Monday, January 02, 2006

Brokeback Mountain

No, I haven’t seen the movie yet—I’m one of those people who almost always waits for a film to come out on DVD. But all the talk about the film inspired me to go back and reread the original story, Annie Proulx’s “Brokeback Mountain,” from Close Range: Wyoming Stories. What a great book! What a great set of stories, from the opening “Half-Skinned Steer” all the way to “Brokeback Mountain.” Well, maybe a couple of the stories in the middle go a bit over-the-top, a bit too far into the melodramatic “gruesome things that happen in bad weather” genre, but Proulx is such a great writer.

Occasionally when I get discouraged in my “Why doesn’t anyone read poetry?” mode, the possibility crosses my mind for a disturbing half second that maybe it’s because we poets are all a bunch of lazy sons of bitches who just don’t work hard enough at what we do and don’t write very well. What contemporary American poet writes half as well—as poetically—as Annie Proulx? And I could name a dozen other fiction writers. As the judge said about obscenity, I can’t define it but I know it when I see it. Maybe I can’t define good writing but I know it when I read it, and “Brokeback Mountain” is it. It’s poetry.


Beverly said...

Interesting question about why people read fiction not poetry. I think it's somewhat explained by the greater difficulty of poetry, but more than that the compelling nature of narrative for the human mind, even fractured narrative, trumps language--though not for poets, who are mostly inclined toward the anti-narrative.

When non-poets read poetry, they go to narrative poetry. Narrative has an irresistible pull on the psyche but put together with language someone like Annie Proulx uses, you get a slam dunk. IMHO.

Robert said...

I'm the last person who would want to defend narrative, but I think you may be right. The mind seems almost inevitably to imagine a narrative even were there is none, or at least my mind does. Anne Carson's translation of Sappho's "fragment 162" is, in full:

with what eyes?

I can't read that without intuiting some kind of story. (One version might be something like: I want to see my love but love blinded me and so ... with what eyes?) It does sometimes seem that the attempt to avoid narrative is an attempt to avoid death. I know that is a rather controversial statement, and I'm not sure I believe it myself! But whenever you deal with a structure of beginning, middle and end, you have to face the fact that things end.

Diane K. Martin said...

Narrative seems to me a frame; that is, it takes the amorphous experience and isolates it. Whether the artifice works well or not is how we judge the art.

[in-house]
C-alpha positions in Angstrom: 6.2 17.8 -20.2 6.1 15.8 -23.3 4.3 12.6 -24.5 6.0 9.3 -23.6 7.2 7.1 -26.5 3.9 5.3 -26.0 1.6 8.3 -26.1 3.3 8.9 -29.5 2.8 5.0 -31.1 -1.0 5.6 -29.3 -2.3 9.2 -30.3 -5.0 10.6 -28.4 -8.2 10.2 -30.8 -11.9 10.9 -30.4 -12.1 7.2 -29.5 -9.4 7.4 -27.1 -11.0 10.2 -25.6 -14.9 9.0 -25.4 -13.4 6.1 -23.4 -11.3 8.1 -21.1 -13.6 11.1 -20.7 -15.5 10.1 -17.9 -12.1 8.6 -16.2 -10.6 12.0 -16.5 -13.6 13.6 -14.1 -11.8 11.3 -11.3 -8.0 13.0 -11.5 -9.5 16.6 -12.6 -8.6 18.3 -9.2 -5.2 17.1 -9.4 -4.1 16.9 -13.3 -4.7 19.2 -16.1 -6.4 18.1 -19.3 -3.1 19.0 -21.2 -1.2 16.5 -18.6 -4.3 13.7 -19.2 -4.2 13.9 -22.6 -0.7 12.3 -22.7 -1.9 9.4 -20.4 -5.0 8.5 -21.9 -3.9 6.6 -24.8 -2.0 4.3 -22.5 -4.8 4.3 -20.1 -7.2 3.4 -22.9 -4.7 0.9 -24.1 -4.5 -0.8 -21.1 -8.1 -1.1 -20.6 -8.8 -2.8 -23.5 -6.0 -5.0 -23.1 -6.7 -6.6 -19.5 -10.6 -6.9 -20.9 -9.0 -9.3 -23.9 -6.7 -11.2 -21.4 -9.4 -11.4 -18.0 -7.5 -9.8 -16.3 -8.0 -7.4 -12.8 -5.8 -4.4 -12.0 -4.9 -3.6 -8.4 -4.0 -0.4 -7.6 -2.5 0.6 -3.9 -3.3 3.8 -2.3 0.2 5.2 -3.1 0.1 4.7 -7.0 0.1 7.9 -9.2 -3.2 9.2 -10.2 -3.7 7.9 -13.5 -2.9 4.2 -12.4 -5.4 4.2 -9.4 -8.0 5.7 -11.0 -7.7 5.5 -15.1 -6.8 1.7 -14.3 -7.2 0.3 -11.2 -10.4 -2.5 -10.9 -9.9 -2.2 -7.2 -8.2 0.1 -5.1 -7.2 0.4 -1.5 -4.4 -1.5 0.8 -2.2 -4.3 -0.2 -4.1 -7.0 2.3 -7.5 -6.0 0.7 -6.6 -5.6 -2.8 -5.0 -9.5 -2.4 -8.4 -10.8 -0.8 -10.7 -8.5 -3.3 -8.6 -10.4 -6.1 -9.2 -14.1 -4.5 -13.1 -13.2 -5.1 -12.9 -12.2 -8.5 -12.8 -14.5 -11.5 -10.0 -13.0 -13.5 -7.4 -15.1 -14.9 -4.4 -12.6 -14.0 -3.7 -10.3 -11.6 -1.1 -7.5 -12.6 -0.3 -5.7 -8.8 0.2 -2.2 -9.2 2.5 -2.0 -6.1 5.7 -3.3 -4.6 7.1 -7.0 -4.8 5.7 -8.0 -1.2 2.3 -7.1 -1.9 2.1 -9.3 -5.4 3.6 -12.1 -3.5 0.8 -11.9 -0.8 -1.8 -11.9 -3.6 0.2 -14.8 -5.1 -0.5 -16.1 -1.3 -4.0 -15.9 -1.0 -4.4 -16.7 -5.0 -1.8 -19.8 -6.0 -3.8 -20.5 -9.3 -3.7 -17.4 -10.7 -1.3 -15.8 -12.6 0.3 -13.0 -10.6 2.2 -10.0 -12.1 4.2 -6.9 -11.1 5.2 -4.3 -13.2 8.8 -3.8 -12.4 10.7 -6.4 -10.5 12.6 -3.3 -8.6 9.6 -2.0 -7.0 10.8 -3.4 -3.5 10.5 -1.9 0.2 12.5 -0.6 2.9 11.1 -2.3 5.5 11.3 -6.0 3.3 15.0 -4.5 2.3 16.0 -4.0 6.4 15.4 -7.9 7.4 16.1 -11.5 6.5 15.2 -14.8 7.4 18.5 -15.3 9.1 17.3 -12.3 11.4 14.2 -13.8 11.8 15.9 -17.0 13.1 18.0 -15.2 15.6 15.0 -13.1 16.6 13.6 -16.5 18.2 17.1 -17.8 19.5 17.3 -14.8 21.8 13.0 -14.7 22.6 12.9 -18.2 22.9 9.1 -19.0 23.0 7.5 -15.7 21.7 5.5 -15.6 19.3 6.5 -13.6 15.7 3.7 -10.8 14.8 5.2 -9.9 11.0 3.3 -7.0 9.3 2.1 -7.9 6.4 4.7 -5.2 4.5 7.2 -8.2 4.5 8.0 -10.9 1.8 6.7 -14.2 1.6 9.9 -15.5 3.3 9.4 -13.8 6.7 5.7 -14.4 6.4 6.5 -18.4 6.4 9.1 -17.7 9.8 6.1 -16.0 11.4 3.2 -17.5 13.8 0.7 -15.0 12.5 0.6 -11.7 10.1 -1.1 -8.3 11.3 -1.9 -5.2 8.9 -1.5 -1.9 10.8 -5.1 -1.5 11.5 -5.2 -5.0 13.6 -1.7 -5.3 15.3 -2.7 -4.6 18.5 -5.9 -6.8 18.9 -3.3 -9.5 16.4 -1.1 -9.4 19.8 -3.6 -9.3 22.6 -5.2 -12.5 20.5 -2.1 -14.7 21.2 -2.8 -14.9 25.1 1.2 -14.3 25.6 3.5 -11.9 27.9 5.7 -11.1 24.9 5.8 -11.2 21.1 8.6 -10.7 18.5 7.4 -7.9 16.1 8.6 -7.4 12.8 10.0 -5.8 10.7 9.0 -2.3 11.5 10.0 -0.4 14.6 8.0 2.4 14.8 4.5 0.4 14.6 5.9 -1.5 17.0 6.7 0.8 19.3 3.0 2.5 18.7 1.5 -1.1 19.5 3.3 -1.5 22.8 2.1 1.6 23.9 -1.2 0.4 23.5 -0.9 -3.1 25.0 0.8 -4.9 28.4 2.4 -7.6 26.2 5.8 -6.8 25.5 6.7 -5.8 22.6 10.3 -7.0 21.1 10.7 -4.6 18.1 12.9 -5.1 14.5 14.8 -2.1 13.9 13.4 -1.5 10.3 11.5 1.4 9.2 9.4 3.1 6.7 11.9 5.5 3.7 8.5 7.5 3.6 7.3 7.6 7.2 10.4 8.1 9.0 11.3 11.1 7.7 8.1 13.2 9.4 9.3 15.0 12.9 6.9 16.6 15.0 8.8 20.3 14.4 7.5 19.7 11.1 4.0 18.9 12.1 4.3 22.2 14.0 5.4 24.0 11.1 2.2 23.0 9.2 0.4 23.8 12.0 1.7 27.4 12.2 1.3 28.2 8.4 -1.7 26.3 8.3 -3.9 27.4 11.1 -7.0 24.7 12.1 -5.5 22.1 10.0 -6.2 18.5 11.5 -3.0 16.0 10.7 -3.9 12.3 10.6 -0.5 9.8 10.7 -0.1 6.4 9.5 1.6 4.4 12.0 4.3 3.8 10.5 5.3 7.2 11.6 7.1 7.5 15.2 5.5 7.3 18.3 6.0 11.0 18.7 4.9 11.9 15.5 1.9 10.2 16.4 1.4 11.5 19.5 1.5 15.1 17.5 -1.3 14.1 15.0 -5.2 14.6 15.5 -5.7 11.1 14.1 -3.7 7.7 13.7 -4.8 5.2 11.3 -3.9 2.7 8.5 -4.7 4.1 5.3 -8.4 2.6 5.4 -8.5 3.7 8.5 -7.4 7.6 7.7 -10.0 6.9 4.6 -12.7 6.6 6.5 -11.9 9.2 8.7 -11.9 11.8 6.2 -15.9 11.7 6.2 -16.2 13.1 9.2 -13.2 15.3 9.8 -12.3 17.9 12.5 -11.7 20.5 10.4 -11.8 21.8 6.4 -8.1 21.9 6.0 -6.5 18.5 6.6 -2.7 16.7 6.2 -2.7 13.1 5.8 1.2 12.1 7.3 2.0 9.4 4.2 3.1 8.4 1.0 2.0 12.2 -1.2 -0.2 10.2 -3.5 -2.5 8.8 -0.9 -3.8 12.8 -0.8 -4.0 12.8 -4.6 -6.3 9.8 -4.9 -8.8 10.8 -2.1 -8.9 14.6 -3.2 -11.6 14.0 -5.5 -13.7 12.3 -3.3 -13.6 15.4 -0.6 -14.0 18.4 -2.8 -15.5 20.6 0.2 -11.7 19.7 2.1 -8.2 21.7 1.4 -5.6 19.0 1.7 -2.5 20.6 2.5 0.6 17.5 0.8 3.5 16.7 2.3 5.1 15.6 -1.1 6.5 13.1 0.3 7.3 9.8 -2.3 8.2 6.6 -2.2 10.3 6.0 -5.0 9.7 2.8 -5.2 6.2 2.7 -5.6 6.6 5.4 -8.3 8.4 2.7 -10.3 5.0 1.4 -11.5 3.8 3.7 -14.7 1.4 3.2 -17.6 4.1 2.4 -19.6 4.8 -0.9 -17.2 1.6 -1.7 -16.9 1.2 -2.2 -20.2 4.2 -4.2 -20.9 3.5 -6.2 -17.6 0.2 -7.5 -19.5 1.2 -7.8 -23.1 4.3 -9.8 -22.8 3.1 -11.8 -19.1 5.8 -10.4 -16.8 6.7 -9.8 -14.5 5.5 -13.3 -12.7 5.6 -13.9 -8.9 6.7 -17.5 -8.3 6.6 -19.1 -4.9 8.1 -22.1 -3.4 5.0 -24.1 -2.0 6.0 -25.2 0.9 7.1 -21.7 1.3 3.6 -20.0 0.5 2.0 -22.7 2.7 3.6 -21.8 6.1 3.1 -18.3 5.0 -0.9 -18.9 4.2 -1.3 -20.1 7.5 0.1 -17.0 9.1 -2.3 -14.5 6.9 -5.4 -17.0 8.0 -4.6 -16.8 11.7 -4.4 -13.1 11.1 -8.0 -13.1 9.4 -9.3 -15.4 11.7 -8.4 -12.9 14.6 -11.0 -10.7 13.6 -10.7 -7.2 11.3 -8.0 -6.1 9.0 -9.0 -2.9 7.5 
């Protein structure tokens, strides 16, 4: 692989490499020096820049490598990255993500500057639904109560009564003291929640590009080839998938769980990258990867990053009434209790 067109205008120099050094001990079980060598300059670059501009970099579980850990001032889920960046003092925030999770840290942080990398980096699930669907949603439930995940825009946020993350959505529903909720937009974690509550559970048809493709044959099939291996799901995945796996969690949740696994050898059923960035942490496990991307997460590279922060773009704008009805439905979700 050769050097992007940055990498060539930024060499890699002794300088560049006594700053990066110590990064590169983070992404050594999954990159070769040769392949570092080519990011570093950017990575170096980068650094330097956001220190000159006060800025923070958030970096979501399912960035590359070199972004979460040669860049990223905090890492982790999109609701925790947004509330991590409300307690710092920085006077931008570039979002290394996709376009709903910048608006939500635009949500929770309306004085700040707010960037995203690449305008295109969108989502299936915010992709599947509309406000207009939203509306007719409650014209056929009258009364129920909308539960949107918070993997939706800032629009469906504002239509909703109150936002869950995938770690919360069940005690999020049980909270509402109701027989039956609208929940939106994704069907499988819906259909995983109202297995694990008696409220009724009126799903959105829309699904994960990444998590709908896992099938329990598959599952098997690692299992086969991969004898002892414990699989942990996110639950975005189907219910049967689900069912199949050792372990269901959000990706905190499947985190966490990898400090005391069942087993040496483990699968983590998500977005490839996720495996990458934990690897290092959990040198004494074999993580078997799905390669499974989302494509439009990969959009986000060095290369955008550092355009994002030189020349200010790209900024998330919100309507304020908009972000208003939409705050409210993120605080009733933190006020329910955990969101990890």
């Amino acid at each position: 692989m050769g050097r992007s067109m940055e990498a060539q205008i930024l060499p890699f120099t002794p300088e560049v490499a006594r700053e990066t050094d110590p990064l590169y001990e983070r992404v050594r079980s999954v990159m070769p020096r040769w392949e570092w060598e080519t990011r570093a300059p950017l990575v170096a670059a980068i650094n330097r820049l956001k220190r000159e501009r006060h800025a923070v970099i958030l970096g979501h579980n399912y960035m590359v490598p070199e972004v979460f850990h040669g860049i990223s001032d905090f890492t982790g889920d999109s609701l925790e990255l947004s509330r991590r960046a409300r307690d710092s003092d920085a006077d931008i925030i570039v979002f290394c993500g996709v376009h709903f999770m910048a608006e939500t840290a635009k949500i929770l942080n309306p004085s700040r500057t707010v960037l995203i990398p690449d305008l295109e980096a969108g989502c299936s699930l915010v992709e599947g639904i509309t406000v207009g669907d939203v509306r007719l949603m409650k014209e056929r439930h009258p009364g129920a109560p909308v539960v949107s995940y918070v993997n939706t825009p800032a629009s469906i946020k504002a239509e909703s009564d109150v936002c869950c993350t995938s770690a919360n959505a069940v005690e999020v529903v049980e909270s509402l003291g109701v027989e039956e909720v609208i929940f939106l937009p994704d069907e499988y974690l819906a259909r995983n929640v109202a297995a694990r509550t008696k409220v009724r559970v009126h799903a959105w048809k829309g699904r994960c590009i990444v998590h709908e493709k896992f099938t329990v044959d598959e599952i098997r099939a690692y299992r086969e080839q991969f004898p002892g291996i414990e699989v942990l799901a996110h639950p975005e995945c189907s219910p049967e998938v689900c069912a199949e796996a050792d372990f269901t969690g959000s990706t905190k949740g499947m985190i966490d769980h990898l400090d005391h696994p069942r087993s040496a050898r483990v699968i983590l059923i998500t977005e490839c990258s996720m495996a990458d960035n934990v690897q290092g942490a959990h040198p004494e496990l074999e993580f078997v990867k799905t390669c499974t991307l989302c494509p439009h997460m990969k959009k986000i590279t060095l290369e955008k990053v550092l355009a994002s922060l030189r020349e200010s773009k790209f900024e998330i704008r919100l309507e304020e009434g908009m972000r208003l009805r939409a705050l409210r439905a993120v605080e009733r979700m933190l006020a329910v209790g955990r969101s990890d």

But I don't think good fiction necessarily equals poetry. It's not lesser or better, to me, just different. I can't comment specifically on this collection by Proulx, having not read it. I read The Shipping News and liked it, but I don't call it poetry.

Robert said...

Now that we've resolved the poetry/prose question, let me ask a whole other controversial question. Is same-sex sex fundamentally the same or different from opposite-sex sex? To put it somewhat differently, if a man falls in love with a woman or a woman with a man, is it fundamentally the same emotion as a man falling in love with a man or a woman with a woman? I would say yes, it's the same, but I'm really not sure.

To make a somewhat corny analogy, some people love the ocean and other people love the mountains, and you could say they both love the "wonder of nature" and just happen to find that wonder in different places, but maybe they're attracted to fundamentally different experiences.

Or is the key factor something completely different? Some people, whether gay or straight, seem strongly attracted to their opposites, while other people, whether gay or straight, seem more likely to fall for people like themselves. Ah, the new year is prompting strange reflections!

Beverly said...

You're cetainly not averse to asking big questions.

Love happens too differently between people to draw conclusions. Men who love women don't all love them the same way, nor men who love men.

When I was writing my dissertation (17 years ago, on questions of complementarity in love) I thought a lot about the sameness/difference equation, and came to no brilliant conclusions. All lovers seem to have their own balance of the two, needing both.

As for BBM, the love story is specific to gay love and not at all so, isn't it? The tragic, heightened passion as well as suffering comes from thwarted love. The specfics of it make it, paradoxically, universal and understandable to anyone who loves. Right?

Diane K. Martin said...

Yeah, I was going to say that Robert sure is in a provocative mood.

What Beverly is saying makes sense to me. Plus, there's no way to know what exactly another person experiences, is there? What we agree is blue may not really be the same in all minds.

Robert said...

Yes, what you say, Beverly (and Diane), makes perfect sense--that people are too different from one another to make generalizations, and that the experience of "Brokeback Mountain" is "understandable to anyone who loves." While reading it I guess I was just thinking (as someone who thinks of myself as utterly heterosexual) that perhaps I could fall in love with a man if I were looking for a very different experience (not looking for the ocean in the mountains).